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Spinoza's Book of LifeFreedom and Redemption in the Ethics$
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Steven Smith

Print publication date: 2003

Print ISBN-13: 9780300100198

Published to Yale Scholarship Online: October 2013

DOI: 10.12987/yale/9780300100198.001.0001

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Thinking about Love

Thinking about Love

(p.154) 6 Thinking about Love
Spinoza's Book of Life

Steven B. Smith

Yale University Press

This chapter shows how love is a dominant theme of the Ethics, particularly in its fifth and final part entitled “On the Power of the Intellect or on Human Freedom.” His description of the eternity of the mind, the immortality of the soul, and, above all, the intellectual love of God has both baffled and infuriated readers. According to many, these sections provide evidence that Spinoza was a mystical pantheist, the “god intoxicated man” of the Romantics; for others, they demonstrate that Spinoza never managed to free himself from the hold of medieval philosophy and forms of thought; while for still others of a contemporary analytical bent, Spinoza's discussion of intellectual divine love is nothing less than an embarrassment unworthy of a philosopher of the first order. For those of a more psychological disposition they can be explained as a form of self-hatred and intellectual masochism.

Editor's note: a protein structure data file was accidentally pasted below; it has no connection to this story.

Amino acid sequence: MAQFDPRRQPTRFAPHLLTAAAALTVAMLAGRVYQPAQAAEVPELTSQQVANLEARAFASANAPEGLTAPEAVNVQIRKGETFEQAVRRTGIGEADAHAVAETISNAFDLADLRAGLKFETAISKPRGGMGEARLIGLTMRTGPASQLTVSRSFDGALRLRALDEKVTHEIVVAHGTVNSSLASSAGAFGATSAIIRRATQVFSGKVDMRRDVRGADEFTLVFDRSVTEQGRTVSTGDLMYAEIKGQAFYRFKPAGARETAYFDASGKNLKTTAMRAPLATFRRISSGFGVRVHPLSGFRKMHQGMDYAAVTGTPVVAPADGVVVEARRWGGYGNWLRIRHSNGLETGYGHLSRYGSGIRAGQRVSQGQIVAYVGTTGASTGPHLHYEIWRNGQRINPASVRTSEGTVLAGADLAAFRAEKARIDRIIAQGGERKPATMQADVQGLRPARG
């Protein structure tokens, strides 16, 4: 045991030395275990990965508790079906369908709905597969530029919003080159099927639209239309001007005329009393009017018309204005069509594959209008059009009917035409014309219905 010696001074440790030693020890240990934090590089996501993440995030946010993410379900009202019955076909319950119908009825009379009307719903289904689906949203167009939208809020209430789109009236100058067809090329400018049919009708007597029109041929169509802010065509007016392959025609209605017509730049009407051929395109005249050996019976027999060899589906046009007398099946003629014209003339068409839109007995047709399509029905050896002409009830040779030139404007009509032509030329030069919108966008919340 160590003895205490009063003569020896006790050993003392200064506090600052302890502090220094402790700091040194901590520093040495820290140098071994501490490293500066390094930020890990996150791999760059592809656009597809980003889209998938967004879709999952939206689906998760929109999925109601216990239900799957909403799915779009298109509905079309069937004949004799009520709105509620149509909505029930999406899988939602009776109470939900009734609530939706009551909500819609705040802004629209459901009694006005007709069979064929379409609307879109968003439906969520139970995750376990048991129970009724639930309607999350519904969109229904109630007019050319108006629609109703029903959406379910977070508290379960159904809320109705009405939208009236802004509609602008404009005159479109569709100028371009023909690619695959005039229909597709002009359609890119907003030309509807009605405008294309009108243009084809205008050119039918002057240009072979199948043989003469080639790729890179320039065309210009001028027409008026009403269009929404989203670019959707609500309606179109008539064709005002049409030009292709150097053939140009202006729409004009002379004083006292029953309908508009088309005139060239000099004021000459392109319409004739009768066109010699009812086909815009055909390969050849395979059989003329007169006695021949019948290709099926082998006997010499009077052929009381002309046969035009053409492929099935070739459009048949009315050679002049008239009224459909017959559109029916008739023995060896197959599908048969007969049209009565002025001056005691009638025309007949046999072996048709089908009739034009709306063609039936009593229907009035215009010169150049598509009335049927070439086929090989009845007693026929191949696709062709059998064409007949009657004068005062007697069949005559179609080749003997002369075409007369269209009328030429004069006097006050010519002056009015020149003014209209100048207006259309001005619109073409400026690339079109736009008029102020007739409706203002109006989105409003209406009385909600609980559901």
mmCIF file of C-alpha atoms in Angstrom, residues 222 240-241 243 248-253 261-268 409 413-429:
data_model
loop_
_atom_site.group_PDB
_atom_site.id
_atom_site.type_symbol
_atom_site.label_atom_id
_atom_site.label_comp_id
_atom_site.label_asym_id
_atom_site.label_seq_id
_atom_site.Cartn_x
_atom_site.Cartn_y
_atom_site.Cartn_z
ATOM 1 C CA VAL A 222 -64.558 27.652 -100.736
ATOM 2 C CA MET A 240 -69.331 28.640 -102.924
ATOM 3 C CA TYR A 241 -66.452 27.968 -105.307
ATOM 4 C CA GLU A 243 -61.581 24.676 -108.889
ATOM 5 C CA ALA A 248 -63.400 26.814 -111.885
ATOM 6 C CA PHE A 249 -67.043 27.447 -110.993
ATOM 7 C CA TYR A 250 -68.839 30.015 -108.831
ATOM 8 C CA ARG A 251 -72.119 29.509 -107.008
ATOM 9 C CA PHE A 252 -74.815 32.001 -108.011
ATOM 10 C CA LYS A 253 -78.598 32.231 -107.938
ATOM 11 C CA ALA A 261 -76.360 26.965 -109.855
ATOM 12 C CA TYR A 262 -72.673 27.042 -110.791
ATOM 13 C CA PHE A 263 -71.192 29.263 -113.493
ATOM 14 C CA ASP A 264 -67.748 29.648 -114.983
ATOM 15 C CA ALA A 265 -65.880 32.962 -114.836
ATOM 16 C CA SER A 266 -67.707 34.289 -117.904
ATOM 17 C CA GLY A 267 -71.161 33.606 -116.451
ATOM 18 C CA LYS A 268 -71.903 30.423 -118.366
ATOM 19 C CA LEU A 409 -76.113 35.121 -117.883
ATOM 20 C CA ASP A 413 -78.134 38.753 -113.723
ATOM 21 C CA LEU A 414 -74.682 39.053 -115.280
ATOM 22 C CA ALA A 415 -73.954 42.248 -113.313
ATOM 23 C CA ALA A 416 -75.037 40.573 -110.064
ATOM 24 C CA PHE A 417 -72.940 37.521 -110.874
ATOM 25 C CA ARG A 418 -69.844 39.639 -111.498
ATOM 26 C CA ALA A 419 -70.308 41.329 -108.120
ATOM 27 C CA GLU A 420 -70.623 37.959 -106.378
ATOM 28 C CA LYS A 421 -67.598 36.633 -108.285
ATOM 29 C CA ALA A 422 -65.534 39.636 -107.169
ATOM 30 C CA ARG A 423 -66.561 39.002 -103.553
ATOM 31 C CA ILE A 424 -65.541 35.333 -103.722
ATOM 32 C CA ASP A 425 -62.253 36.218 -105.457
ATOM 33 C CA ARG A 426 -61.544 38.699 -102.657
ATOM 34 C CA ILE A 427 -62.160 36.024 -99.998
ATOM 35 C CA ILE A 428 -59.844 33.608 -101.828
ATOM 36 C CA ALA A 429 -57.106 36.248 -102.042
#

Keywords:   love, mystical pantheist, medieval philosophy, intellectual divine love, self-hatred, intellectual masochism

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